Darrell hit the nail on the head about design patterns in his last post.
It’s my belief, too, that design patterns are better thought of as a solution to a problem – a real problem that you encounter while coding (refactoring), not a problem you think you are going to encounter.
And, as Darrell mentioned, Joshua Kerievsky obviously feels the same way, because in his book, Refactoring to Patterns, he dedicates a number of chapters to showing you how to identify a code / design smell during refactoring and implement a design pattern to solve it. It’s a great book by the way.
Using a design pattern that solves no real problem adds unnecessary complexity to an application. This is point #5 in my last post, Agile Software Development – Principles Patterns and Practices, that lists 7 design smells that are characteristic with rotting software:
- Rigidity – System is hard to change in even the most simple ways.
- Fragility – Changes cause system to break easily and require other changes.
- Immobility – Difficult to entangle components that can be reused in other systems.
- Viscosity – Doing things right is harder than doing things wrong.
- Needless Complexity – System contains infrastructure that has no direct benefit.
- Needless Repetition – Repeated structures that should have a single abstraction.
- Opacity – Code is hard to understand.
Everyone has been guilty of unnecessary design patterns and over-architecting a solution. I think it’s the normal evolution of a developer and something you learn to tame with experience.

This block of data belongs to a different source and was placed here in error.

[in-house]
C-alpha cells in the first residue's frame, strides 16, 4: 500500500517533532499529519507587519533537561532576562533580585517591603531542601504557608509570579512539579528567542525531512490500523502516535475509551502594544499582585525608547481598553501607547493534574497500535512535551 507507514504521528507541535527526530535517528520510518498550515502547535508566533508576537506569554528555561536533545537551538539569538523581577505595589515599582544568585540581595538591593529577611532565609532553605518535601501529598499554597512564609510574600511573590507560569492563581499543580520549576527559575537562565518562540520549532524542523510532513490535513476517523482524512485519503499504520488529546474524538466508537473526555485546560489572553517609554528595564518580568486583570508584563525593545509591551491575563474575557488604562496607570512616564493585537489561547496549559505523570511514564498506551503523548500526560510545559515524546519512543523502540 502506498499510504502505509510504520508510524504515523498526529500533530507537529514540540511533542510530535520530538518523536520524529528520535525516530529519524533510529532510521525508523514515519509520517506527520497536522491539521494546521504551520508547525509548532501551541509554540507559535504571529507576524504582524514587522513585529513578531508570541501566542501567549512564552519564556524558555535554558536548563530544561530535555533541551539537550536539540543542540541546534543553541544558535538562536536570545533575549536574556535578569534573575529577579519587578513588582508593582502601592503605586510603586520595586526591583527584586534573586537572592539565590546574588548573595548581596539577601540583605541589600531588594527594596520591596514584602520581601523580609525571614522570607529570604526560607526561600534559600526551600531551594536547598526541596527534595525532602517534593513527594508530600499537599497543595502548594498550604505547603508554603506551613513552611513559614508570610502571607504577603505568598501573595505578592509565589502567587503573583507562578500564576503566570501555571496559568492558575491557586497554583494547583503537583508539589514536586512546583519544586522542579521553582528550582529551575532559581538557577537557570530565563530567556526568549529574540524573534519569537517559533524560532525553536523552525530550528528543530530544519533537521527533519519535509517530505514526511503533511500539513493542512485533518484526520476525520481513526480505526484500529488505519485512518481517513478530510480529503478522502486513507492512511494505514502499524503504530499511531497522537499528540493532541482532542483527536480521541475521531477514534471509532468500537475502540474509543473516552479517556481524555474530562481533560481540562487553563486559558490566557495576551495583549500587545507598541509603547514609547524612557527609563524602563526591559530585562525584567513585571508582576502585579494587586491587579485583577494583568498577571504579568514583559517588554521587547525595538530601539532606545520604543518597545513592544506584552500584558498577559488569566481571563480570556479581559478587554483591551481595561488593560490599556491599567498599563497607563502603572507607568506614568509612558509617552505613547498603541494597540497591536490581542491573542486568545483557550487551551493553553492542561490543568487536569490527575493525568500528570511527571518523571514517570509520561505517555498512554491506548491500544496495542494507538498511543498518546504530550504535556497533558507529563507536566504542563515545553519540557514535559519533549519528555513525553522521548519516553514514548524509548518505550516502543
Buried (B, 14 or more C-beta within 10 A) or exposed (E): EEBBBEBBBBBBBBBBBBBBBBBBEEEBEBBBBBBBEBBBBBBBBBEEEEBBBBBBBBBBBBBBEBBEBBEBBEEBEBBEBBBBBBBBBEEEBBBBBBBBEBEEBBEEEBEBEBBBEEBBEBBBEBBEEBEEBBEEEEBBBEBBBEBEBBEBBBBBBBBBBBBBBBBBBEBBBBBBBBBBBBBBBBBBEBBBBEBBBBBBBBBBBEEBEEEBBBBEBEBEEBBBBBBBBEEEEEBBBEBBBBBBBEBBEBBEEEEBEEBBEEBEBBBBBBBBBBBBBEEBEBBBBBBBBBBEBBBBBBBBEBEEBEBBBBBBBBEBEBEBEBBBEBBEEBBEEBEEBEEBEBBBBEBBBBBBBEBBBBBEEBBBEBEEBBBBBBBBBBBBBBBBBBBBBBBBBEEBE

I have noticed that I really started to appreciate design patterns more and began implementing them only during refactoring when I started to:
1. Practice test-driven development and other agile and iterative development methods
2. View and build applications as a collection of loosely-coupled, and highly cohesive components (i.e. libraries)
IMHO, as soon as you do one or both of the above and do the necessary refactoring during development to create healthy software, you begin to see and easily identify smells and the design patterns that solve them. Even if you “knew” the problem would show up from the beginning, I personally think it is much more fun to address it during the refactoring process as it not only makes coding much more enjoyable but also definitely substantiates the use of the design pattern.
It has been my experience that if you are pretty good about refactoring while developing, it is easy to turn around an implement a design pattern later on when a new requirement pops up as opposed to adding the unnecessary complexity from the beginning when there is no direct benefit.